Anybody who knows me very well is probably aware of the fact that I’m not much of a sports buff. A good bit of this, no doubt, stems from my childhood when I suffered from asthma so badly that I couldn’t run down the block without turning into a wheeze machine. Needless to say, I didn’t make much of an athlete in games like football and basketball, which require a lot of running.
I was watching the Mavericks play against the Milwaukee Bucks this past Tuesday night. It was a tight game up to the end, but the Mavs took victory in the final minutes as they so often do. And, at the end of the game, there was clearly a winner and clearly a loser.
That’s when it hit me.
Given the fact that I don’t really care all that much for sports, I’ve often wondered what the attraction is for those who devote endless hours to watching football, baseball, basketball, hockey, or whatever the sport of the season might be. But, as I watched the Mavericks sweep past the Bucks on Tuesday night, and as the final buzzer sounded, it occurred to me that this was the reason people like sports – there’s always closure with a clearly defined outcome. And it’s not a conclusion you can always see coming.
Sports define life in very simple terms. Games may be full of intricate rules and esoteric John Madden terminology, but at the end of the day, it all comes down to the simplicity of one winner and one loser. Everything is tied up in a neat package when the game is over.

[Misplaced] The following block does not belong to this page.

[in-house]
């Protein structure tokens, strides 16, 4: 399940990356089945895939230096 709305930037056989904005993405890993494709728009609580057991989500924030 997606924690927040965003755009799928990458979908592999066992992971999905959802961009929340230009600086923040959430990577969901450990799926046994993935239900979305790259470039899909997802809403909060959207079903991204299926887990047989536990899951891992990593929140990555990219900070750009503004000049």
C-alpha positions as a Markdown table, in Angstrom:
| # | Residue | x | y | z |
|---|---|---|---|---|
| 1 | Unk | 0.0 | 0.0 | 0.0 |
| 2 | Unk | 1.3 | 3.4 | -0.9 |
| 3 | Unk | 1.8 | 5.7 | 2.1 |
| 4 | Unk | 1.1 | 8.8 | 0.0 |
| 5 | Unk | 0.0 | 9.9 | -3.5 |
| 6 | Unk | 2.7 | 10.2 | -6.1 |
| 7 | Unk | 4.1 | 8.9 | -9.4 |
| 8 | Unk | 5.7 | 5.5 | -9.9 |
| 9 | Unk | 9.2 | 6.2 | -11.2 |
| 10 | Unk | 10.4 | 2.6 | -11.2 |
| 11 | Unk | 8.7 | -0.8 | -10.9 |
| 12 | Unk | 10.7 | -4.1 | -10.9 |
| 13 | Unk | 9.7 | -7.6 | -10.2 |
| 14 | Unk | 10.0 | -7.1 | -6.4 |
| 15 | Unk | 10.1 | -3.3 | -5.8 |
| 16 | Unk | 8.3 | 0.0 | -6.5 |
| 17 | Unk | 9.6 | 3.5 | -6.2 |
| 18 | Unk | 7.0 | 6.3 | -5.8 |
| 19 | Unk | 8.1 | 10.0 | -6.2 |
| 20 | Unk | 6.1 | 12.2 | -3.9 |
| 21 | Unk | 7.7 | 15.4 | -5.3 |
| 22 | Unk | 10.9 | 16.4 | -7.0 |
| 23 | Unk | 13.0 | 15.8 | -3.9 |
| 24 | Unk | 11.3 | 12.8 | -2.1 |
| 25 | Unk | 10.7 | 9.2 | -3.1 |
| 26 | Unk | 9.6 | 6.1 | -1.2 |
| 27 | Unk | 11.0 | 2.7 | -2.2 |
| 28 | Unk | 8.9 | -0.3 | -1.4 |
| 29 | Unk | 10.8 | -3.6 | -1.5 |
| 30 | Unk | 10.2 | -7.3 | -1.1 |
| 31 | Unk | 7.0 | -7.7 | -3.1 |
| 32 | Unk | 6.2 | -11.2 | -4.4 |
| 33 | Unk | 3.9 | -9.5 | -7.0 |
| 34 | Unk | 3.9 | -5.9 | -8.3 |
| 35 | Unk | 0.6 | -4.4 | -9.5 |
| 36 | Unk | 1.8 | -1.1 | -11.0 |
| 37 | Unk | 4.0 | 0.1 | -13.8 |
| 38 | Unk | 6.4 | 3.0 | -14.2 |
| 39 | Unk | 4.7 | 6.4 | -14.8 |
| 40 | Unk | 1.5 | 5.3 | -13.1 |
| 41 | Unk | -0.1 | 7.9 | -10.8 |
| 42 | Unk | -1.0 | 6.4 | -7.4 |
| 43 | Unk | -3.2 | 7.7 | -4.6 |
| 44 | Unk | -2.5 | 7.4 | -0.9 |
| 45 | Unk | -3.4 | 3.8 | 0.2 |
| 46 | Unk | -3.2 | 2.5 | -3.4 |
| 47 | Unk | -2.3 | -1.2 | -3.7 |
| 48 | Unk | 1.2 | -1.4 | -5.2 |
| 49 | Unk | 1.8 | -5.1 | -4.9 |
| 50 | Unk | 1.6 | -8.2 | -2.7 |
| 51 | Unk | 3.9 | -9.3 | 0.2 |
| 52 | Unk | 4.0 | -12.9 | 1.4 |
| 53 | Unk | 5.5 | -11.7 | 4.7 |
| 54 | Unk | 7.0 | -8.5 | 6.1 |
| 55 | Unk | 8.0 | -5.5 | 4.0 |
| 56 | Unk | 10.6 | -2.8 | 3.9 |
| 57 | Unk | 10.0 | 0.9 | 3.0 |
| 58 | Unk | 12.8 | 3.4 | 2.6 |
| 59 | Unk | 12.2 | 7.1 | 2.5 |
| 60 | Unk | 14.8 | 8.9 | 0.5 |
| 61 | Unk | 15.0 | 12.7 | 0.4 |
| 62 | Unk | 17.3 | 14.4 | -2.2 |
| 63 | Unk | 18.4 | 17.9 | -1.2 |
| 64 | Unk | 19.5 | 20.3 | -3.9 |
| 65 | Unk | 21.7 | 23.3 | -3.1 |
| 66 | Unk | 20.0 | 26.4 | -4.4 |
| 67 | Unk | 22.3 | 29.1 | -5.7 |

I think we like sports because they provide us with something we don’t often see in real life – a clear, unmistakable result (think about the last couple of presidential elections!). Life tends to be messier than sports in terms of the payoff. Our relationships go bad. Our businesses go belly up. Our children don’t turn out quite like we had hoped. Such clarity isn’t always available in real life and winners don’t always end up on top.
As Steely Dan used to sing, “They’ve got a name for the winners in the world; I want a name when I lose.” There’s more gospel in that song than in many of the sermons I’ve preached over the years.
Of course, in other ways, sports are exactly like life. There are twists and turns along the way. People drop the ball and someone else runs away with it. Injuries are incurred, sometimes life-changing ones. One second there’s ecstasy; the next there’s agony. And, as was the case on Tuesday night, the Mavs came from behind to pull off a late-game victory, reflecting the reality that, as Yogi Berra said, “It ain’t over ‘til it’s over.” Or, as Frances Mayes said in the movie Under the Tuscan Sun, “Unthinkably good things can happen, even late in the game. It's such a surprise.”
I think Jesus would agree with both Yogi and Frances. Faith doesn’t always give us the clarity that we get in sports. Life doesn’t hand us ready-made winners and losers. But, the beauty of sports is certainly – as it is in life – that the outcome we think is locked in stone (or etched on a scoreboard) isn’t always the one we get, even if we have to wait until late in the game to see it turn around.